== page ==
It was a hot, dusty afternoon. I had loaded up my six kids into the van with a firm reprimand to the teenagers that I "EXPECTED" them to have fun. My husband was off working for the day, and our community was celebrating in fine, small town summer fashion.
The carnival was here and so was the rodeo. There was a park full of musicians and children's performers. We parked. I loaded the babies into the little red wagon I tend to prefer over my cumbersome double stroller and we seven, together, walked into the crowd of people.
"Look!" The urgent tone in my son's voice made me pause and follow the line of his finger.
"That's HER? Right? Right?!?"
And it was. Now four and a half years old and not the toddler he remembered but the still same little girl that was their sister for a precious year. We all stopped and stared.
We didn't approach her. I would never approach her. But we stared.
"Look how long her hair is!"
"Wow, she is big!"
"I miss her mommy"
"She is so, so precious"
And then "Why is she by herself mom?"
The longer we watched, the more it became apparent that she was alone. And scared. And lost. Her look changed from playful, to fearful, to terrified. Seconds, and then minutes passed. And tears began to fill her eyes as she scanned the large crowd of people looking for a familiar face.
As did I.
Where was She that took her from me? Where was the one responsible for her? Why is MY BABY alone in this crowd of people? Why was she scared and crying and feeling alone?
Oh God what are you doing to me.
I called her name. The name etched on my heart for eternity. I am not even sure I meant to, but there was something in me that could not let her stand right there in front of me, mere yards away, and suffer.
For the first time in three years I called out her name in a tone and voice that once meant Mama to her. And she turned instantly and ran the thirty feet across a dusty parking lot and without once looking at my face she wrapped herself around my legs.
"I was lost" she sobbed, "I couldn't find anyone".
She pulled back from my legs and looked at me. Calmer now, but utterly confused she realized she didn't recognize me, yet had ran to me because she thought she had.
She knew my voice, she didn't know my face.
On my knees, I wrapped my arms around and her and promised her it would be OK. Encircled by my standing sons who just simply stared in awe at what was happening, I told her my name was Jen. That once, a long long time ago I was a special friend and that I would help her find that who she was searching for.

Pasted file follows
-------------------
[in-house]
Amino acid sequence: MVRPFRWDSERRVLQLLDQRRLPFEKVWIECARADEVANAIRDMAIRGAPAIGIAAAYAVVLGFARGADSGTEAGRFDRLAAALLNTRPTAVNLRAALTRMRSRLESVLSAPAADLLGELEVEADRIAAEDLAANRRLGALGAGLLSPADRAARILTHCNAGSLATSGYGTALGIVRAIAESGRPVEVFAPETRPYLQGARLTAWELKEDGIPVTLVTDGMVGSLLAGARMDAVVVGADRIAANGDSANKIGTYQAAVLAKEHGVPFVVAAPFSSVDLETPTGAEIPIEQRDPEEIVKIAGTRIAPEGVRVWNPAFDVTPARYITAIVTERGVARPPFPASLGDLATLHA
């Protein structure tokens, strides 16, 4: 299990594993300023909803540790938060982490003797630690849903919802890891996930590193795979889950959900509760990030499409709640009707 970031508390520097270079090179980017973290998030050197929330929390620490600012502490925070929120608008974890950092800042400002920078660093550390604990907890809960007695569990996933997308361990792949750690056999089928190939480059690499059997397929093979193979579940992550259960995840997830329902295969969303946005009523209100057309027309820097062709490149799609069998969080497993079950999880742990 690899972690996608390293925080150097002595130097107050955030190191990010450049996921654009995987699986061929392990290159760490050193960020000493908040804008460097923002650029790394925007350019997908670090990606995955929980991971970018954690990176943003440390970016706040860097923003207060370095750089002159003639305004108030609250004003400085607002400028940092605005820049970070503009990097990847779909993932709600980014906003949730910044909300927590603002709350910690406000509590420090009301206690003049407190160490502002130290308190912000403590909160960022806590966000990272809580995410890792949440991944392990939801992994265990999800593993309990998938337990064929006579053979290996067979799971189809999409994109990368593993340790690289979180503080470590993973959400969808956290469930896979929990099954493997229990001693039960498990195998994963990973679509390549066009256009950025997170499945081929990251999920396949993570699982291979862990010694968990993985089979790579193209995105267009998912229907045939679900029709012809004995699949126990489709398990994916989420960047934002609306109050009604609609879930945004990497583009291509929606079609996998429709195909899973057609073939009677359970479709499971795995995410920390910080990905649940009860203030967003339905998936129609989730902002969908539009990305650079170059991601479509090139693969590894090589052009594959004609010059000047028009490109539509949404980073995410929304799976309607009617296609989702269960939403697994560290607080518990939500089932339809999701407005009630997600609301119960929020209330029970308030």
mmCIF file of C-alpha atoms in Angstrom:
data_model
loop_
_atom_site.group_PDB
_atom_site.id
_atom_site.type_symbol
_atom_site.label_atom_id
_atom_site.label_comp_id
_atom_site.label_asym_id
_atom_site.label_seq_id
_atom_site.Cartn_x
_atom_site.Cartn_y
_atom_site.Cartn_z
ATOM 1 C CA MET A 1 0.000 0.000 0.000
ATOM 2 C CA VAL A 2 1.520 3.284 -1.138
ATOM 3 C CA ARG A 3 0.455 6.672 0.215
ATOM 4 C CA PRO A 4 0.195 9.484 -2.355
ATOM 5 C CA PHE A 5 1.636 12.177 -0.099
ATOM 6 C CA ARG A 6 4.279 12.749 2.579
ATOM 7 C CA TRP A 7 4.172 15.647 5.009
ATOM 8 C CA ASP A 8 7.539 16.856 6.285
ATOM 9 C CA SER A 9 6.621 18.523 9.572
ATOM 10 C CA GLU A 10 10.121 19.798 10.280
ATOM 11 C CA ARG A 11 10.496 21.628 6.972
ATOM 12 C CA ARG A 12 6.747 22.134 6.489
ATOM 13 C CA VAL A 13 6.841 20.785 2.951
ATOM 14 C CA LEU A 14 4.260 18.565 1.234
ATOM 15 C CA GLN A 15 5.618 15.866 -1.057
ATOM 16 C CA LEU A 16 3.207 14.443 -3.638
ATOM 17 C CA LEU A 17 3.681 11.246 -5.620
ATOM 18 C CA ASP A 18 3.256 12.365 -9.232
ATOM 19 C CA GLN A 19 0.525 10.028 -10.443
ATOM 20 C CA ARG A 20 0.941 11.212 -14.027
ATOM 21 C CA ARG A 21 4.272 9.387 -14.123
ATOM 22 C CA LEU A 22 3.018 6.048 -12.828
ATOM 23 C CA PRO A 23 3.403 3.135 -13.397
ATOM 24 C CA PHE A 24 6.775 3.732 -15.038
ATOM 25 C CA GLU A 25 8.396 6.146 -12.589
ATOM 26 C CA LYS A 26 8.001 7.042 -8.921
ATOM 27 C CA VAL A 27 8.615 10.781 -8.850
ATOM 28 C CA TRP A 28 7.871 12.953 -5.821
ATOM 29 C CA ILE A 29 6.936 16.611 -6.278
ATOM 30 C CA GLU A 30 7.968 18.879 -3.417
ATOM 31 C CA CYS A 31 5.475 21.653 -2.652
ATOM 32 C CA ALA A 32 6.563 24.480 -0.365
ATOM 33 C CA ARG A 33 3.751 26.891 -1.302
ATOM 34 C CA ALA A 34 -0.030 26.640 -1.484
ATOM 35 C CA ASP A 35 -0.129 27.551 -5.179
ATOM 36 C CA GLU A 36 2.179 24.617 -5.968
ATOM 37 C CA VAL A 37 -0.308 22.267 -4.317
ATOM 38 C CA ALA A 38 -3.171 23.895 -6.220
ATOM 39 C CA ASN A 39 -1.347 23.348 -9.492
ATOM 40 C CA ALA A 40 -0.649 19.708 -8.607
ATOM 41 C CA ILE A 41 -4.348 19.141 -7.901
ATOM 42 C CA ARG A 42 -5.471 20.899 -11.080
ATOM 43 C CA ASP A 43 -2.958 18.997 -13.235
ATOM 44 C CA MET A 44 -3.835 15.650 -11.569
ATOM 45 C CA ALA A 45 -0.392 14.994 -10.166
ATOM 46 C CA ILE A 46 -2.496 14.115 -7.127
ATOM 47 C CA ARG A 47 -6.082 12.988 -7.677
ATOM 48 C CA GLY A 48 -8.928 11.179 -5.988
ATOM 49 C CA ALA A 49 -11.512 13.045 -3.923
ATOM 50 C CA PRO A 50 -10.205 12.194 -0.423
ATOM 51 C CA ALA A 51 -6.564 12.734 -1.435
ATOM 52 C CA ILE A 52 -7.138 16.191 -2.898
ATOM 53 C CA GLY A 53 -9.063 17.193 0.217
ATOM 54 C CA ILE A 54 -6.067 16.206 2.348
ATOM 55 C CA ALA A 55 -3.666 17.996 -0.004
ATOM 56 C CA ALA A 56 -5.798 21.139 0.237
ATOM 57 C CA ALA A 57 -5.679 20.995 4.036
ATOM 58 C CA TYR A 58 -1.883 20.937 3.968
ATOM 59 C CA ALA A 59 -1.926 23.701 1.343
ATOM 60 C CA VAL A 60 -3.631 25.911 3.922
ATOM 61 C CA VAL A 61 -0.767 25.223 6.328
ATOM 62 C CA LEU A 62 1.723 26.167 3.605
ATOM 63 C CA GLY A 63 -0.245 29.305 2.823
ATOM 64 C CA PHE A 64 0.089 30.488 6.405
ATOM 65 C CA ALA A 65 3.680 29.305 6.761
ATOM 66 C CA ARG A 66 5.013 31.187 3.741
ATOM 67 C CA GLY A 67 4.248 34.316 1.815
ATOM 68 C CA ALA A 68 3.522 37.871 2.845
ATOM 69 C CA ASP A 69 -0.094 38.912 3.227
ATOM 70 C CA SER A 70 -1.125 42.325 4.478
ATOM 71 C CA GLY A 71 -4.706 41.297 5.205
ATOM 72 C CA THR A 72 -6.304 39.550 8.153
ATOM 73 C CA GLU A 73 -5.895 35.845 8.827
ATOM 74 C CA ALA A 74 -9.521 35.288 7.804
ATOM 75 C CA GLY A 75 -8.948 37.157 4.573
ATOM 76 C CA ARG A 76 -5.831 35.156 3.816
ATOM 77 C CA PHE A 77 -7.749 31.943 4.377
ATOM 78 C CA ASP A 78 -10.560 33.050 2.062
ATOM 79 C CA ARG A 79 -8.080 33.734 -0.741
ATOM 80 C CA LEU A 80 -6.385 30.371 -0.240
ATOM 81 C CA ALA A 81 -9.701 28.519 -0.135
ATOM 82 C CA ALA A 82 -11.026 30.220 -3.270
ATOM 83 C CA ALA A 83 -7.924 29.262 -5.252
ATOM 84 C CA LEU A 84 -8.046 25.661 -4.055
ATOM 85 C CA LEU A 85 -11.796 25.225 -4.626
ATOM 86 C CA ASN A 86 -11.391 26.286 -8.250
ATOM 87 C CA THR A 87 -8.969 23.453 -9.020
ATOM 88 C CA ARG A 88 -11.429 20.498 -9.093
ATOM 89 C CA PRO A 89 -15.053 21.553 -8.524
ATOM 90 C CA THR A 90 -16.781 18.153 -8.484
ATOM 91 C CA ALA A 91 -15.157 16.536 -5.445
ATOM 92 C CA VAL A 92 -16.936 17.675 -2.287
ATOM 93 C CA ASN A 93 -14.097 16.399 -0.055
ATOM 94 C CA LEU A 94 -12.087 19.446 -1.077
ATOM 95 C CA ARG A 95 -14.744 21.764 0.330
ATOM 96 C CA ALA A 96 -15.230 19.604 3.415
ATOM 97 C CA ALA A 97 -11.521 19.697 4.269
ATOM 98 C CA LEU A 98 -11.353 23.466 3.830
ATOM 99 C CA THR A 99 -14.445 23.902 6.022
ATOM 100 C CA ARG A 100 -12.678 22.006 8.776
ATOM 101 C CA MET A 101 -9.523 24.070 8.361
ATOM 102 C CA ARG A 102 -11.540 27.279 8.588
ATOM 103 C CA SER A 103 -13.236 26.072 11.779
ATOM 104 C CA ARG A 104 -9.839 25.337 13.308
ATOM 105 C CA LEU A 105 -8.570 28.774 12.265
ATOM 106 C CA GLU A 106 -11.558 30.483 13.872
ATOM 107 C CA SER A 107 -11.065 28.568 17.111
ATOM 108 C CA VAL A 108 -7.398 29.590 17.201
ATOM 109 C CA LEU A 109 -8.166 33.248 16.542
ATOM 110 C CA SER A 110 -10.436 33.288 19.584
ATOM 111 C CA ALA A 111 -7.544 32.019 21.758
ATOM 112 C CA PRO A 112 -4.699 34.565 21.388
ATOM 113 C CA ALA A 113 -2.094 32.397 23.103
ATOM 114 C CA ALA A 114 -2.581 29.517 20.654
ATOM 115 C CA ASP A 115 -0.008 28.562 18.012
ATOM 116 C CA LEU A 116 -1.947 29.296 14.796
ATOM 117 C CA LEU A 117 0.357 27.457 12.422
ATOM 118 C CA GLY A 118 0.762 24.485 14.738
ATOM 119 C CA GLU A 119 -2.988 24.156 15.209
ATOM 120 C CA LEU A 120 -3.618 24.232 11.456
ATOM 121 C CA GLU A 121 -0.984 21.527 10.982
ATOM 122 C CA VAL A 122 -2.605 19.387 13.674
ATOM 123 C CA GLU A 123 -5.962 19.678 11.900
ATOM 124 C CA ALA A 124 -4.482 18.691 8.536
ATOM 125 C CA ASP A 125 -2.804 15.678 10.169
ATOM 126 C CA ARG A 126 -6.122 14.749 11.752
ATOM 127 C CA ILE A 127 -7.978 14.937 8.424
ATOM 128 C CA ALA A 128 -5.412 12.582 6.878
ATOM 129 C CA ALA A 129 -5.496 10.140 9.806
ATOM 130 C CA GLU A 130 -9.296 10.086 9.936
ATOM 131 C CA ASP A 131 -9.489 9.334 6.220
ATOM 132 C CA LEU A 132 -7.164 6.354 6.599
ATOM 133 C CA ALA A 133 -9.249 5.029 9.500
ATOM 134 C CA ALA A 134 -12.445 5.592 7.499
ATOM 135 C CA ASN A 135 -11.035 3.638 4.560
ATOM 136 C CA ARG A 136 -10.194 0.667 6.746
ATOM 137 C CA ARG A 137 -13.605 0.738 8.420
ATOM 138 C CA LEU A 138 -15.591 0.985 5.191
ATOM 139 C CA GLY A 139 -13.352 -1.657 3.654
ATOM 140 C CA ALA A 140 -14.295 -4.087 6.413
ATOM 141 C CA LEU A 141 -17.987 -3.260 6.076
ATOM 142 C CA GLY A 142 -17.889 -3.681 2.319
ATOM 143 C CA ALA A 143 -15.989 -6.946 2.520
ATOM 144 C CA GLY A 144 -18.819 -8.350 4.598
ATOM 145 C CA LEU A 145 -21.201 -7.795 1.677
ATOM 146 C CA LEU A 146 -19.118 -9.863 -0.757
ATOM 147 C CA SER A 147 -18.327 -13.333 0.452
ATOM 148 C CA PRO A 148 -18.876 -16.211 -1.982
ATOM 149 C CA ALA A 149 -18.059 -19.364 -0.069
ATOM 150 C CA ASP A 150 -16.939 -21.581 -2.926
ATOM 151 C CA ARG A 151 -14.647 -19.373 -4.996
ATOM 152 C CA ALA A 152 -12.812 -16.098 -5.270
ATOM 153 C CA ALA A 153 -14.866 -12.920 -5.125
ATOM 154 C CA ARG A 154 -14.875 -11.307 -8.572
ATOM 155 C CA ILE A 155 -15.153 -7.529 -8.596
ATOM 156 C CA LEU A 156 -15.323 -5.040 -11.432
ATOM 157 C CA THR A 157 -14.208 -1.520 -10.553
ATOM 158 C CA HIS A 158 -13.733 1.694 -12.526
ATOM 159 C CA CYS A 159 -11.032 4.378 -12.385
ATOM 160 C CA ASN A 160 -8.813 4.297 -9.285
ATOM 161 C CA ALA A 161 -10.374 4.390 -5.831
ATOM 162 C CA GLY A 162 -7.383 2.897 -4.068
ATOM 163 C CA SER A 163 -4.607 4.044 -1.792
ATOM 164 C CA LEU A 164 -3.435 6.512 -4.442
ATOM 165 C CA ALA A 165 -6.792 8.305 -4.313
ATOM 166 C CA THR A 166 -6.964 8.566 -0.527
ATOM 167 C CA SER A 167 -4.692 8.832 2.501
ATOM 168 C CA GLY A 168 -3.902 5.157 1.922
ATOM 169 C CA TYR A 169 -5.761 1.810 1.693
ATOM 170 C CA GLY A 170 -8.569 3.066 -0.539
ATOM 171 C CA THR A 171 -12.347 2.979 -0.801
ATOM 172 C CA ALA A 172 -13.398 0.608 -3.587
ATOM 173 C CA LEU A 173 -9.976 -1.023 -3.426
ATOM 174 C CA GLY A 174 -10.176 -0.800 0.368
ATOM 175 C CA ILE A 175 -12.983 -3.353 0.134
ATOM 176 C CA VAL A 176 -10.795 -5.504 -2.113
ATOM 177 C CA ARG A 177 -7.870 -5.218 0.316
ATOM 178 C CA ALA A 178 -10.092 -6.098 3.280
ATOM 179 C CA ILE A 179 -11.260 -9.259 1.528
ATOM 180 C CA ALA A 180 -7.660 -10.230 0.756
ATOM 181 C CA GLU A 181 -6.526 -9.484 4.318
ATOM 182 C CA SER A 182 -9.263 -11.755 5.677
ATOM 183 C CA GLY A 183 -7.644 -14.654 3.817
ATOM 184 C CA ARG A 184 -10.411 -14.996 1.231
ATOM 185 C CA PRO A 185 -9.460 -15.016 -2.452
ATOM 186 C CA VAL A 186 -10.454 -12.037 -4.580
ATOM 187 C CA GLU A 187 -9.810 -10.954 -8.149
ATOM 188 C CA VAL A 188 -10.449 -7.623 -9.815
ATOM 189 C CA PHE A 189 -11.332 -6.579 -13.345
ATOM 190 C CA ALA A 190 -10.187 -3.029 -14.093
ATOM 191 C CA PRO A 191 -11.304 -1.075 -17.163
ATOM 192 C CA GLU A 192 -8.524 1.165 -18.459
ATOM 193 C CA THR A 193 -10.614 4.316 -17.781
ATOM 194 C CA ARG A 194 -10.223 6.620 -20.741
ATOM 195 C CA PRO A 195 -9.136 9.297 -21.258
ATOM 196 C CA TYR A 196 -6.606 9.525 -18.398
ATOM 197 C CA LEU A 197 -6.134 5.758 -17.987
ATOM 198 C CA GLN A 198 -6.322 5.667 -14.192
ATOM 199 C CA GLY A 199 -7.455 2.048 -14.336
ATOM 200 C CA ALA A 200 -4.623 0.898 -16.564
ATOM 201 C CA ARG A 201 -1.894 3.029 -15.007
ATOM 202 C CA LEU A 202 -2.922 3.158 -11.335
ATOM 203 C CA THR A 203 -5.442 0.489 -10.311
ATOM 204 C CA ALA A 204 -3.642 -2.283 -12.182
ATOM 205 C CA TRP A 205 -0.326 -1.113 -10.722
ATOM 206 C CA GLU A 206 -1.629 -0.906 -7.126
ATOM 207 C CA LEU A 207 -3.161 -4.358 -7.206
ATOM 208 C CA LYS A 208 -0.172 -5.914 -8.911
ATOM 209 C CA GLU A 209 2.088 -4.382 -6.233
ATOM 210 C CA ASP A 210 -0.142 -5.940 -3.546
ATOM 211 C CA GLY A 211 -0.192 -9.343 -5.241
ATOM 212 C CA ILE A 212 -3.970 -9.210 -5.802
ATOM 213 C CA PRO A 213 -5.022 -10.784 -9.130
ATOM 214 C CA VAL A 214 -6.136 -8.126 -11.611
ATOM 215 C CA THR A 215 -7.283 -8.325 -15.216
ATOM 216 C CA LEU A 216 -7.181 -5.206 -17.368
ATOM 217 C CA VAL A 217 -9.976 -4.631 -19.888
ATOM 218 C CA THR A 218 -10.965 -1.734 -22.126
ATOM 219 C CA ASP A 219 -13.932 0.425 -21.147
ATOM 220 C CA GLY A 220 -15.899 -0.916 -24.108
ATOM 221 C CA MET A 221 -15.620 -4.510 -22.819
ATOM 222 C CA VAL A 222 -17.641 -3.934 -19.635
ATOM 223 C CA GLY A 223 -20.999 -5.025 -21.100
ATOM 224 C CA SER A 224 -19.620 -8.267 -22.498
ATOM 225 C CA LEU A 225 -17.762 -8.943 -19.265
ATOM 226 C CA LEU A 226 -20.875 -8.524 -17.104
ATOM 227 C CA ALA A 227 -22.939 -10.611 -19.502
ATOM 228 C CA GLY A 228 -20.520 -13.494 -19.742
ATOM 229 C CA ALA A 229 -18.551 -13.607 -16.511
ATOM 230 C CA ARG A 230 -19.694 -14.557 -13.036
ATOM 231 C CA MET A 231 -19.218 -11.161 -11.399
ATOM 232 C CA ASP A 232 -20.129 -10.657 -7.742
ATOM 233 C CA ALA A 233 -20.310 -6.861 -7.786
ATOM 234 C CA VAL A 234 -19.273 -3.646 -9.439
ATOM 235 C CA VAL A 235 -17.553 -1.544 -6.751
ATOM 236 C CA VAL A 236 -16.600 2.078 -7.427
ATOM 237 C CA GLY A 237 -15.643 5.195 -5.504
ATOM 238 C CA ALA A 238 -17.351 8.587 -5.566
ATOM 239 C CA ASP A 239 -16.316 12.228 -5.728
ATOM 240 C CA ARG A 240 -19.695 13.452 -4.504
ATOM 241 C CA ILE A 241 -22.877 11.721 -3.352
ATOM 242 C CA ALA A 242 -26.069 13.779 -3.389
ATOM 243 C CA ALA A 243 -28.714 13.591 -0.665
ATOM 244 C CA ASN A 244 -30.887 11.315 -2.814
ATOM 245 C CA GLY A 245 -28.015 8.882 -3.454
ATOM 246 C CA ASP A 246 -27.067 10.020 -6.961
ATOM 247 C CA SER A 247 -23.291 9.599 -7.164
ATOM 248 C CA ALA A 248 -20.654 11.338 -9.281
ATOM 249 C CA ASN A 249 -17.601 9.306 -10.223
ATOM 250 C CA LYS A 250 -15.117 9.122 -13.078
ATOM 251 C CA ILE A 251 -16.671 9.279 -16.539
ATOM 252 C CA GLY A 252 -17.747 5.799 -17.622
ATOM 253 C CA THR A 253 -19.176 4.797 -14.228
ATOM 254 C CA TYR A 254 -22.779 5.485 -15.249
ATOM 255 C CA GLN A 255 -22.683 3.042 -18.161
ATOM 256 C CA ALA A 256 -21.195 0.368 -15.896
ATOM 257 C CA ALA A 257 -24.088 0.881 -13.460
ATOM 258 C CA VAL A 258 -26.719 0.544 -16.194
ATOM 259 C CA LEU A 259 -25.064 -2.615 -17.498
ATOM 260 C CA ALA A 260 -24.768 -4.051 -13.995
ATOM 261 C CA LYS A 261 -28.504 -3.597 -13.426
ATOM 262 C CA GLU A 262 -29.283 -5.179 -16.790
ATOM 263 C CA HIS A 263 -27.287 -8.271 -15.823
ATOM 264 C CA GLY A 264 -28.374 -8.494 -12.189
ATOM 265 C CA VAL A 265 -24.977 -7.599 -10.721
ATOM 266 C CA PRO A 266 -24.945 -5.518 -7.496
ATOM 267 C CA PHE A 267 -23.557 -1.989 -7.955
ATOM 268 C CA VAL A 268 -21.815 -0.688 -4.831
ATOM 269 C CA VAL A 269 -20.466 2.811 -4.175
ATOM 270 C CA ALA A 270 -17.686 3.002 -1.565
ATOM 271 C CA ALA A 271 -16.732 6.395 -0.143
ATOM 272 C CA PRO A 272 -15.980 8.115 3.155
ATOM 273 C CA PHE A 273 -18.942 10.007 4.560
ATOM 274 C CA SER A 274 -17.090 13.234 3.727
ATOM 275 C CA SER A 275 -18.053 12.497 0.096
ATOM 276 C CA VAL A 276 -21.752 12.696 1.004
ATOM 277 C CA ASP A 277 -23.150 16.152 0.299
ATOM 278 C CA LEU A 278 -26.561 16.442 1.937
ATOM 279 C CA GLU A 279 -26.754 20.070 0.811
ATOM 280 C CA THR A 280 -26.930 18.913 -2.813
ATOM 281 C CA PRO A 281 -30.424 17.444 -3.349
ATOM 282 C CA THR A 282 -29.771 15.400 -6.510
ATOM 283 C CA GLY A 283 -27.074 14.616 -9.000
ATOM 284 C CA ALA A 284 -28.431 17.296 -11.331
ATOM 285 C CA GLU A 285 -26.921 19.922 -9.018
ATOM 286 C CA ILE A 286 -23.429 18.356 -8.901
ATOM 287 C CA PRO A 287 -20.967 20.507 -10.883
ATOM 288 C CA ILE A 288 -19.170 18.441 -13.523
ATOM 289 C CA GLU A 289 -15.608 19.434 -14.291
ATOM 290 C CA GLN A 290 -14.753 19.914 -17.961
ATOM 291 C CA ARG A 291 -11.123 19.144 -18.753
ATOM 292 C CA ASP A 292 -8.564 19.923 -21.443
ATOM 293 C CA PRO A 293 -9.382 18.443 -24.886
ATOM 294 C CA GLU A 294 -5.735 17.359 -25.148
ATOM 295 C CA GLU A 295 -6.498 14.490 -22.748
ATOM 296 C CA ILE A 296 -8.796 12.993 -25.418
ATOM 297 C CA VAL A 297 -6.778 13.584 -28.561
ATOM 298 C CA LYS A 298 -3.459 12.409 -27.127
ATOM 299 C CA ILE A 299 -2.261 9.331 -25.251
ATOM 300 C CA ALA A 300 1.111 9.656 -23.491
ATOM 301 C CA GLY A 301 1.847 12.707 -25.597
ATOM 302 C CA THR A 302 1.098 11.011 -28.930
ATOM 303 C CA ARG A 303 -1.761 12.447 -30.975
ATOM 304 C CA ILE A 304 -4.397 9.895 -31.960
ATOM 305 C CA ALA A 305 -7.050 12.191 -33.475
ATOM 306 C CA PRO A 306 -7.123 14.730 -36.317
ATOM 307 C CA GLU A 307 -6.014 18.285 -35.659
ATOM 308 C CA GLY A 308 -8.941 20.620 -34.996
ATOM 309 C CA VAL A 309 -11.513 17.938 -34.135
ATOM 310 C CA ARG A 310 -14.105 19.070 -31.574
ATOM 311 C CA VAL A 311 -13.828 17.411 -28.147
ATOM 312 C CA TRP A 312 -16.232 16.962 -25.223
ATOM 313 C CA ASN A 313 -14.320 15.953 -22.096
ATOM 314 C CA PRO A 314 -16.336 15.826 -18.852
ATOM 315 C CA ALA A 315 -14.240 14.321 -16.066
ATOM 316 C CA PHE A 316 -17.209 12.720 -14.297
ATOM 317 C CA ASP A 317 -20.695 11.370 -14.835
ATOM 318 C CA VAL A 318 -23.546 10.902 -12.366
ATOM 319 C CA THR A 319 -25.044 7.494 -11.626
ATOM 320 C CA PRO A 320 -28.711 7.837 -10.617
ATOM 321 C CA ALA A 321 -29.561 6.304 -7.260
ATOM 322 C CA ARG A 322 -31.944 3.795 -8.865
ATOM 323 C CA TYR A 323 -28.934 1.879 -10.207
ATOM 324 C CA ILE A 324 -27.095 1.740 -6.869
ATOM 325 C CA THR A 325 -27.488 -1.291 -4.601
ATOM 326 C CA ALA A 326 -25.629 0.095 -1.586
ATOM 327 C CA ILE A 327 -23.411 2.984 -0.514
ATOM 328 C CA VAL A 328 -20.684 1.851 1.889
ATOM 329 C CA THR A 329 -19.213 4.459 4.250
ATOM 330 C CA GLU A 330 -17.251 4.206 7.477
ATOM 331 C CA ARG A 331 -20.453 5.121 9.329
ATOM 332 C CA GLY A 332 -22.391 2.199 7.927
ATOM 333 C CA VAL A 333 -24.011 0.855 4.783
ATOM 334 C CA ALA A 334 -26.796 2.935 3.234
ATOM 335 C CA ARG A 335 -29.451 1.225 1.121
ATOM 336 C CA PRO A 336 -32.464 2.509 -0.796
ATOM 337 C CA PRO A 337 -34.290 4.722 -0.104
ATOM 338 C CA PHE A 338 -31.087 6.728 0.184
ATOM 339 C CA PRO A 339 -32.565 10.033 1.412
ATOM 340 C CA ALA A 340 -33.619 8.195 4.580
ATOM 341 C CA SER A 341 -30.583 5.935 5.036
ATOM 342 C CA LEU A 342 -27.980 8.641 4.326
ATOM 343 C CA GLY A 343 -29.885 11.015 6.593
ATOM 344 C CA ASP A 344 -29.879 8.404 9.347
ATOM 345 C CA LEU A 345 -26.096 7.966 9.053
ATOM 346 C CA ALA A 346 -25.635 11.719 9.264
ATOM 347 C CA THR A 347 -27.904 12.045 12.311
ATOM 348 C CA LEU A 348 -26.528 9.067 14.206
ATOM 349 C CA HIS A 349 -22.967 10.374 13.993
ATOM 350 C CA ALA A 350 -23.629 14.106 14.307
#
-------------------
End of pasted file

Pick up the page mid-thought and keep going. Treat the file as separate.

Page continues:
"I was really scared" she said, tears still streaming down her face.
I have begged God. Begged. Just one more hug. Please God I need one more chance to tell her I love her. I need to feel her weight in my arms just one more time. I need that chance to whisper to her that I will never, ever forget. Just.One.More.Moment. Please, God. Please.
Now? Here? Oh God I cannot do this. I cannot believe this is happening. Please let me remember this. Let me savor every single second. This is going to end. Oh God this is going to end too soon.
With instructions to my sons to keep looking for the missing grownup, I took my finger and tucked her hair behind her ear, and took my sleeve and wiped the dusty tears from her face.
"When you were a little, tiny baby and were feeling sad or scared I would sing you this song and it would make you smile"
And there, on that dusty, packed dirt parking lot, surrounded by 1000s of people bustling around to enjoy the celebrations of the day oblivious to a mother's broken heart, the cry of that heart was heard as she sang a lullaby to big girl sitting on her lap.
Tanner came back, having spotted who we were all looking for, oblivious to the parking lot drama, sitting a fair distance away visiting with a friend.
"I love you so much. I never want you to forget that you are a loved and beautiful girl"
I stood her up. I placed her hand in Tanner's and promised her that he was a big, safe boy who loved her very much too and he would take where she needed to go.
She walked off once again with a smile on her face, holding the hand of my son as he pointed her in the right direction and she scrambled off from a past she doesn't remember to happily reunite with her present.
And I cried. A blessing I had begged for. A curse that ripped off the scab of healing.
And it took me six months to be able to write about.